lightweight implementation of TOSCA ideas without XML syntax and
declarative parts which are covered by Heat. This is definitely not an
implementation of TOSCA standard as is, but I am not sure that this is
event necessary. If TOSCA standard will be a requirement it can be done
with Murano engine as it has all necessary concepts and this is a question
of translation between different syntax. There are probably some parts
still missed, but we use pragmatic approach by introducing new concepts and
ideas when it is necessary.

Zane, thanks again for this question. I think my explanation of Murano and
TOSCA relations will help to understand what value Murano adds for
OpenStack. In this e-mail we actually discussed only one Murano component
which is responsible for application package processing. I did not touch
the Application Catalog part as this is not a part of TOSCA standard.

[1] - TOSCA TC Scope of work:
[2] -  TOSCA standard document:
[3] - DSL discussion e-mail thread:

On Mon, Mar 3, 2014 at 6:33 PM, Zane Bitter <zbitter at redhat.com> wrote:

> On 25/02/14 05:08, Thierry Carrez wrote:
>> The second challenge is that we only started to explore the space of
>> workload lifecycle management, with what looks like slightly overlapping
>> solutions (Heat, Murano, Solum, and the openstack-compatible PaaS
>> options out there), and it might be difficult, or too early, to pick a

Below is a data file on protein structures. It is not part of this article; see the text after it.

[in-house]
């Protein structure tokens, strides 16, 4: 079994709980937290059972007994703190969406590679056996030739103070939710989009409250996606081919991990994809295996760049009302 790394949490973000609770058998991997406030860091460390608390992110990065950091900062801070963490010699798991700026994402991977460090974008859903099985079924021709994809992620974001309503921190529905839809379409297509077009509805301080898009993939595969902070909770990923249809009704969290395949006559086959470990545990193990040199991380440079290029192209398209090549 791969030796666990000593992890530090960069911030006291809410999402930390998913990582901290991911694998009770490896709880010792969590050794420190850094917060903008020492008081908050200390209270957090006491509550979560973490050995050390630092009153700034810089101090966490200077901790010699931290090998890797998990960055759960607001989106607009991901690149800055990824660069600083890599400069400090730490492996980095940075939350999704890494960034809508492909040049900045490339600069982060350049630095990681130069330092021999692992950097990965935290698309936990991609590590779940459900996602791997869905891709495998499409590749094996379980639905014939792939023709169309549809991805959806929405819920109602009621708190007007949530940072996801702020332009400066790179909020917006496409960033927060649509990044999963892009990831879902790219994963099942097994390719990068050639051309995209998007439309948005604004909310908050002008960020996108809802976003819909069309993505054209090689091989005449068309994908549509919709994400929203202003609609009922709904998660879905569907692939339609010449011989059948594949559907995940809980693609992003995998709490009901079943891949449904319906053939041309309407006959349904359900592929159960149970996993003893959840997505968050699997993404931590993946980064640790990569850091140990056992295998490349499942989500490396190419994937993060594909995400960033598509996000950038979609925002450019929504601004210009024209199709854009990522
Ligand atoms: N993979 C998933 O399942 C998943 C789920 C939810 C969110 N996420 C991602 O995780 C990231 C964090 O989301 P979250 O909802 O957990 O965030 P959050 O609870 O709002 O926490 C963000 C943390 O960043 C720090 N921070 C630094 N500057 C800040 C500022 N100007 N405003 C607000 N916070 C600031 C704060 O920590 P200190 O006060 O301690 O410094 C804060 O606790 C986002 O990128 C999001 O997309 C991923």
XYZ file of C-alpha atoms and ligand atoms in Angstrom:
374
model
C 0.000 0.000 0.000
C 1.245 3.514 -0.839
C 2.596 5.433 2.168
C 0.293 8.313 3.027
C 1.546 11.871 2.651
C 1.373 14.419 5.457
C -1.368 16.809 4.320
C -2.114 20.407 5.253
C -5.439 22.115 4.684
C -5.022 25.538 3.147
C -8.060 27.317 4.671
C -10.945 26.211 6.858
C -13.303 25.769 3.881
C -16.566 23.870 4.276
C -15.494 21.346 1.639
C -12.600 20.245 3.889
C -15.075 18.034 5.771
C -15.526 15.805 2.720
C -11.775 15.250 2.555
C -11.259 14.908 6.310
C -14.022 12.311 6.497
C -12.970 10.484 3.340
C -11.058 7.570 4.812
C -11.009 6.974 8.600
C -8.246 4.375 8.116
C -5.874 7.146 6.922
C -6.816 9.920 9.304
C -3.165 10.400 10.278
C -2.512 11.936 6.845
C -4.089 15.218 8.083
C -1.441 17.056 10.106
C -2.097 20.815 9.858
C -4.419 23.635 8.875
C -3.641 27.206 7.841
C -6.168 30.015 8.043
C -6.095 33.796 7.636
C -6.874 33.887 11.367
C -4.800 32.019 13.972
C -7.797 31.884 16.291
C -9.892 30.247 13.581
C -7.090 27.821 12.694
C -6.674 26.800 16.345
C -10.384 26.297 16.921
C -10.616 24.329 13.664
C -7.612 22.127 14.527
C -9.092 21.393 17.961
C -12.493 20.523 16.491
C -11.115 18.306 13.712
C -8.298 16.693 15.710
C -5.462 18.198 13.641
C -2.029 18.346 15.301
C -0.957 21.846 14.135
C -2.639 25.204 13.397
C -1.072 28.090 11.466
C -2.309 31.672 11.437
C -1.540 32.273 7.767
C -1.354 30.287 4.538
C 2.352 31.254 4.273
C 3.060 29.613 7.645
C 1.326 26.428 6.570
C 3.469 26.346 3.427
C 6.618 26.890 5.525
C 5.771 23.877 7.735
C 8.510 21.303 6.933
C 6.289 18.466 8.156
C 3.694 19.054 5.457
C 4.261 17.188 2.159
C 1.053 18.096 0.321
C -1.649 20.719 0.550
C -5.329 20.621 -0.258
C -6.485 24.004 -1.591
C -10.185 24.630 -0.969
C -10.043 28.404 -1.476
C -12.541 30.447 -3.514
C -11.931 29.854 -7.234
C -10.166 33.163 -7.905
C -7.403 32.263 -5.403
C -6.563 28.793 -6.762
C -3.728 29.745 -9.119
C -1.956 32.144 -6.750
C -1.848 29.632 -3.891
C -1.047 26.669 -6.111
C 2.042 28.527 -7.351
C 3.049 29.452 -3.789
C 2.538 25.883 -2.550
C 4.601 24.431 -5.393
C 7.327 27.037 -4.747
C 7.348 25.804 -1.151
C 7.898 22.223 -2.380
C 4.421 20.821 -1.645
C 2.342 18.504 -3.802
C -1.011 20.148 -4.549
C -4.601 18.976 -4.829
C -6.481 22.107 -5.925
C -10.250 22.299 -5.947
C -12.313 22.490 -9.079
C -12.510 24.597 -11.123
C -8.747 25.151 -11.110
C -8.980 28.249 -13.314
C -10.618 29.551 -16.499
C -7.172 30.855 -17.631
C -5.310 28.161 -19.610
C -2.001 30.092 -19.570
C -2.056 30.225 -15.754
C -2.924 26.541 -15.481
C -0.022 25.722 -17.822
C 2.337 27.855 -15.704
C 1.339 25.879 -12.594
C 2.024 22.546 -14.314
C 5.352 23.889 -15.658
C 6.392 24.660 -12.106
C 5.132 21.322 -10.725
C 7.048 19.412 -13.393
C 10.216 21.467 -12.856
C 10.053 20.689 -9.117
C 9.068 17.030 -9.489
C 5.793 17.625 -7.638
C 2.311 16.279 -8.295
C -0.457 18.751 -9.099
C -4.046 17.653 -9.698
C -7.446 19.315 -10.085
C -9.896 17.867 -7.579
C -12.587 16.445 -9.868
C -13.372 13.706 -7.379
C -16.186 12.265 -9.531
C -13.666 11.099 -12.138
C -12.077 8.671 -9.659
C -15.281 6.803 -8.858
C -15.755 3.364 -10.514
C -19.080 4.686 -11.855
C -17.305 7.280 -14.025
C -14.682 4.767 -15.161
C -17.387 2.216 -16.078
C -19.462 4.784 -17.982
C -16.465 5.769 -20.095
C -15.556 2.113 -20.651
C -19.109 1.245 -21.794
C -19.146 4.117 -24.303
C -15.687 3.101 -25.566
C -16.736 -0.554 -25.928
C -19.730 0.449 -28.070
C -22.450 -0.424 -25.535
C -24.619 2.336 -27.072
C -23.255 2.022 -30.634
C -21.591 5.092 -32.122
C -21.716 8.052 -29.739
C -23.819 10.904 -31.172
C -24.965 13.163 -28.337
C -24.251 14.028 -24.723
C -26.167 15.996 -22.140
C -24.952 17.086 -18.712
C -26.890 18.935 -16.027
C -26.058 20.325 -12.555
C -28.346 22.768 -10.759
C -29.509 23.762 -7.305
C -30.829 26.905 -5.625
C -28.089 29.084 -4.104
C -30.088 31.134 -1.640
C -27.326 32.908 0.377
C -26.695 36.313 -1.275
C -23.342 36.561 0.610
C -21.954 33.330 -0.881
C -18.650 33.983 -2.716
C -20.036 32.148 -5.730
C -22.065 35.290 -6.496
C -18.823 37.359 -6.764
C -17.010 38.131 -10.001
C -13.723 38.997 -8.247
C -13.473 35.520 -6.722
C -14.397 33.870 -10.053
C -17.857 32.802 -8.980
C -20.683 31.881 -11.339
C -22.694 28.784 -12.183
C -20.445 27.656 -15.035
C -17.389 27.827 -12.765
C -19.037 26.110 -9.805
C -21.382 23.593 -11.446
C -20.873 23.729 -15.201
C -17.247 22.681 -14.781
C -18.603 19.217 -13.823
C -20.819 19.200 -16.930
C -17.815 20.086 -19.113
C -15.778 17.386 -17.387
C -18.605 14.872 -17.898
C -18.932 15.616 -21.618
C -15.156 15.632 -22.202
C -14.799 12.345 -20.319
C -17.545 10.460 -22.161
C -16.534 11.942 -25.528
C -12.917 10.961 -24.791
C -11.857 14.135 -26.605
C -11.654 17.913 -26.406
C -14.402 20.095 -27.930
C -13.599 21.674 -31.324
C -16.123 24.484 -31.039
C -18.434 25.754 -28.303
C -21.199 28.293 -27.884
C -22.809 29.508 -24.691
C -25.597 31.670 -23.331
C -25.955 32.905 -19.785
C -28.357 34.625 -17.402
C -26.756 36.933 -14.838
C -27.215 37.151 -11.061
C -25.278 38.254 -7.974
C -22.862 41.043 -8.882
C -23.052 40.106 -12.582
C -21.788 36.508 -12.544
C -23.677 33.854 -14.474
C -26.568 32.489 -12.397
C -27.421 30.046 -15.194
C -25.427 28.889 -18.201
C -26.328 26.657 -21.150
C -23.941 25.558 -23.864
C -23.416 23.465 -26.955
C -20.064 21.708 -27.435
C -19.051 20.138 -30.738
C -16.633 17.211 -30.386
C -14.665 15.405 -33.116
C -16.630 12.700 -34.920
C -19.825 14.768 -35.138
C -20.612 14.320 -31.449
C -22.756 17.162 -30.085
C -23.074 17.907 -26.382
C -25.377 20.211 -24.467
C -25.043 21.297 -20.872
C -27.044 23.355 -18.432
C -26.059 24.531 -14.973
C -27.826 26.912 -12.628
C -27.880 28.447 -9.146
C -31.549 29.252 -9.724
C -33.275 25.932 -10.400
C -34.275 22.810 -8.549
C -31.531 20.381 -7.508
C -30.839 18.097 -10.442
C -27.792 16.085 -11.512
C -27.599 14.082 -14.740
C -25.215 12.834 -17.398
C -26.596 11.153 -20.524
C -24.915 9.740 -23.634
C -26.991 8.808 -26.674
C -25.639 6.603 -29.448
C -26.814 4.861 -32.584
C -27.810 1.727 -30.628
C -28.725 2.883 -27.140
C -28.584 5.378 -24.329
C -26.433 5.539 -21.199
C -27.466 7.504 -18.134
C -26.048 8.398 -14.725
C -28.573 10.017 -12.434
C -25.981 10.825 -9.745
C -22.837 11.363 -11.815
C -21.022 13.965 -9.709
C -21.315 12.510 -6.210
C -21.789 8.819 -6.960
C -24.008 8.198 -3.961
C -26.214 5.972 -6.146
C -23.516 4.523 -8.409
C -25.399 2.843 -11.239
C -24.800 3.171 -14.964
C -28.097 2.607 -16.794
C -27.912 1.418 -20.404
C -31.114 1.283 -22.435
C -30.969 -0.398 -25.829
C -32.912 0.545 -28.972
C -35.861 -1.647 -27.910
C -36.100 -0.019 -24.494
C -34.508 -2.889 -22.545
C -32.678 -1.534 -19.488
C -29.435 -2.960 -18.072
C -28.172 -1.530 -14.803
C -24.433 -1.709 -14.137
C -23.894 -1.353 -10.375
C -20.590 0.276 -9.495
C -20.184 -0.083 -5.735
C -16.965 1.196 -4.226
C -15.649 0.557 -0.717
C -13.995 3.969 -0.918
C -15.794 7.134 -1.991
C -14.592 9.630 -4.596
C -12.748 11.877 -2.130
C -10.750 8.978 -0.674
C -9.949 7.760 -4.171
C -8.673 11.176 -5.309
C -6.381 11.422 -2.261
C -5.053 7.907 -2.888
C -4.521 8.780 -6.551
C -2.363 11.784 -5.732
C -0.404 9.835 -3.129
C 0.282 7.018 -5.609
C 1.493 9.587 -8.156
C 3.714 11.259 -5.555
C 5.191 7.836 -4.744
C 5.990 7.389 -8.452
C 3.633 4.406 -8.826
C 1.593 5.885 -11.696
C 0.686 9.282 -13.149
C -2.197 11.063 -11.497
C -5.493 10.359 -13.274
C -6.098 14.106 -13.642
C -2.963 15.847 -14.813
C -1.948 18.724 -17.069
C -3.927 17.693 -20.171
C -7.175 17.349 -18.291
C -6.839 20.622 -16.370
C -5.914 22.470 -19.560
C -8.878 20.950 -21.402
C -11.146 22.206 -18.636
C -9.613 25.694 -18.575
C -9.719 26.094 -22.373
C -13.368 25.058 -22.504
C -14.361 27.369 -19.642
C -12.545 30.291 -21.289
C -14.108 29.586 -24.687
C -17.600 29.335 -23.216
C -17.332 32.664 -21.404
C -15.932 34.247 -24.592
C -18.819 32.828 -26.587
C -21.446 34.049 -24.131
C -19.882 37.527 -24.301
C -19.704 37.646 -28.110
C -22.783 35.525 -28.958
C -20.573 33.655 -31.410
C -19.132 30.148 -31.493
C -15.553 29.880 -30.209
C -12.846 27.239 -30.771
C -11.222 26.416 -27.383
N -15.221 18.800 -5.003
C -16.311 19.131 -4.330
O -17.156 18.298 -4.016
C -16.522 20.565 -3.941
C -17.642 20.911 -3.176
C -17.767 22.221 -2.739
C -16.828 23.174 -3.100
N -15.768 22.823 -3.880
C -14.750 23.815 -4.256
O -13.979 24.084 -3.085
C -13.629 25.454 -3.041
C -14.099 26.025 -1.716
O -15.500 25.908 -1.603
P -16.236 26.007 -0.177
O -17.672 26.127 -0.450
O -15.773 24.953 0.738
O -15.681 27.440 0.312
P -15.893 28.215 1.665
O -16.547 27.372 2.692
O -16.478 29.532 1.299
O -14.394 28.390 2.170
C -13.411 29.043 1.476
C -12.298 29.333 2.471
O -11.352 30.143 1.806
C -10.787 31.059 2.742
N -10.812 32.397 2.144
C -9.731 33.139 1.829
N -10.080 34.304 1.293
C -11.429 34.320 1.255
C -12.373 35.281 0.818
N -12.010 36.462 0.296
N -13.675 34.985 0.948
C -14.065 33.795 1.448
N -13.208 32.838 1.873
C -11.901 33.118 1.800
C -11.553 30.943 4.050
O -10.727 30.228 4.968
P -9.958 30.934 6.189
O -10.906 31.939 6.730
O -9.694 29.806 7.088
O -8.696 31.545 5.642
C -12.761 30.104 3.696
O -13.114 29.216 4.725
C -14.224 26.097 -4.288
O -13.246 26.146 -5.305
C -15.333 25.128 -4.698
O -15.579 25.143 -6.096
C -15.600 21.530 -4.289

>> winning complementary set.
> I'd also like to add that there is already a codified OASIS standard
> (TOSCA) that covers application definition at what appears to be a similar
> level to Murano. Basically it's a more abstract version of what Heat does
> plus workflows for various parts of the lifecycle (e.g. backup).
> Heat and TOSCA folks have been working together since around the time of
> the Havana design summit with the aim of eventually getting a solution for
> launching TOSCA applications on OpenStack. Nothing is set in stone yet, but
> I would like to hear from the Murano folks how they are factoring
> compatibility with existing standards into their plans.
> cheers,
> Zane.
> _______________________________________________
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> OpenStack-dev at lists.openstack.org
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Georgy Okrokvertskhov
OpenStack Platform Products,
Tel. +1 650 963 9828
Mob. +1 650 996 3284